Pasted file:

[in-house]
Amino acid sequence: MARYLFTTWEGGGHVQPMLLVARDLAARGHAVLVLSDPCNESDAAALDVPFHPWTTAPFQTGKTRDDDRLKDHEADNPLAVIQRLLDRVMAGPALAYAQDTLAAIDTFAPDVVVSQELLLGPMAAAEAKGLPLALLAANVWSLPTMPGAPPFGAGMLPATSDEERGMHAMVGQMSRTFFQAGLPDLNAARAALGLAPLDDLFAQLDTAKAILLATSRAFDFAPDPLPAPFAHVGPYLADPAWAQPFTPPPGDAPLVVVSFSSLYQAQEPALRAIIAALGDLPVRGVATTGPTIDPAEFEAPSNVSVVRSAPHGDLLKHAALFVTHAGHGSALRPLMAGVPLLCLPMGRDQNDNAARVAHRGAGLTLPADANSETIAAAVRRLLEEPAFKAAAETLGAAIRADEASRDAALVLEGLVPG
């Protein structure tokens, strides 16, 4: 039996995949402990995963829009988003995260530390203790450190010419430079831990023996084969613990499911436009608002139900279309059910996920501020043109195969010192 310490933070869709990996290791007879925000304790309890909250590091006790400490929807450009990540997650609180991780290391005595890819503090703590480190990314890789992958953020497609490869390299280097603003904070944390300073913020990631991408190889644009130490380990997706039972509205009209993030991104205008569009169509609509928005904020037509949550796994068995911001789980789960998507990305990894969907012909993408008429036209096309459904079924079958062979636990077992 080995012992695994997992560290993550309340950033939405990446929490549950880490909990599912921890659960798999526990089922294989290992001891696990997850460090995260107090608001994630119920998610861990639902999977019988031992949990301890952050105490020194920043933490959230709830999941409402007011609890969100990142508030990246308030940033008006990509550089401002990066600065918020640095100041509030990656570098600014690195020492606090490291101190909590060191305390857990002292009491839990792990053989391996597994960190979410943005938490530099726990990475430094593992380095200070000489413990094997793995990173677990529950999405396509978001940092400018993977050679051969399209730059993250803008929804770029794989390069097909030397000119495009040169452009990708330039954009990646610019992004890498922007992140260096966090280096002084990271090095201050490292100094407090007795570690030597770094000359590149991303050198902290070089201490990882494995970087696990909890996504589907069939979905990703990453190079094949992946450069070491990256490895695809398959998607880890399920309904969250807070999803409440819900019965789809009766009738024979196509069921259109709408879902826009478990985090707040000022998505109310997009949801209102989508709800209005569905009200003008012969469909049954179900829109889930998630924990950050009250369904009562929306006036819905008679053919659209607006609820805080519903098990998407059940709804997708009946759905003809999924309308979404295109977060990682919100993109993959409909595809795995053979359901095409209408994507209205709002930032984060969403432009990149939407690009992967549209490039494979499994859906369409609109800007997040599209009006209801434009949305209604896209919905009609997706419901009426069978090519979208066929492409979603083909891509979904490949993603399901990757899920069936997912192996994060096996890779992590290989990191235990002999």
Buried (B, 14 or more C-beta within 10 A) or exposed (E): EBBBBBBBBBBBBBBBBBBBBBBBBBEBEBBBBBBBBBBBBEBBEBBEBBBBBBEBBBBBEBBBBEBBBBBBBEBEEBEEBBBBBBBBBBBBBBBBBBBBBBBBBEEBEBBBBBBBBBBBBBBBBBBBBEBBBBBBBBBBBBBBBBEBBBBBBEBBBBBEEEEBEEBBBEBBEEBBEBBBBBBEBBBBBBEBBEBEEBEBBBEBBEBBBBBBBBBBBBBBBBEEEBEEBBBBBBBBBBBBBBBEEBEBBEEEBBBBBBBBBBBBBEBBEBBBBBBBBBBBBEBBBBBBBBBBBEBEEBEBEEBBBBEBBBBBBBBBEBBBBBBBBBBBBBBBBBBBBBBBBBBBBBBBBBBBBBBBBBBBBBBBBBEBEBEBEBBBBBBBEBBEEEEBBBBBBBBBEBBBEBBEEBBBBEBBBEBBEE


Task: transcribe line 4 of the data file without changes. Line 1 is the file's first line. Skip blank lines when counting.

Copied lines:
Buried (B, 14 or more C-beta within 10 A) or exposed (E): EBBBBBBBBBBBBBBBBBBBBBBBBBEBEBBBBBBBBBBBBEBBEBBEBBBBBBEBBBBBEBBBBEBBBBBBBEBEEBEEBBBBBBBBBBBBBBBBBBBBBBBBBEEBEBBBBBBBBBBBBBBBBBBBBEBBBBBBBBBBBBBBBBEBBBBBBEBBBBBEEEEBEEBBBEBBEEBBEBBBBBBEBBBBBBEBBEBEEBEBBBEBBEBBBBBBBBBBBBBBBBEEEBEEBBBBBBBBBBBBBBBEEBEBBEEEBBBBBBBBBBBBBEBBEBBBBBBBBBBBBEBBBBBBBBBBBEBEEBEBEEBBBBEBBBBBBBBBEBBBBBBBBBBBBBBBBBBBBBBBBBBBBBBBBBBBBBBBBBBBBBBBBBEBEBEBEBBBBBBBEBBEEEEBBBBBBBBBEBBBEBBEEBBBBEBBBEBBEE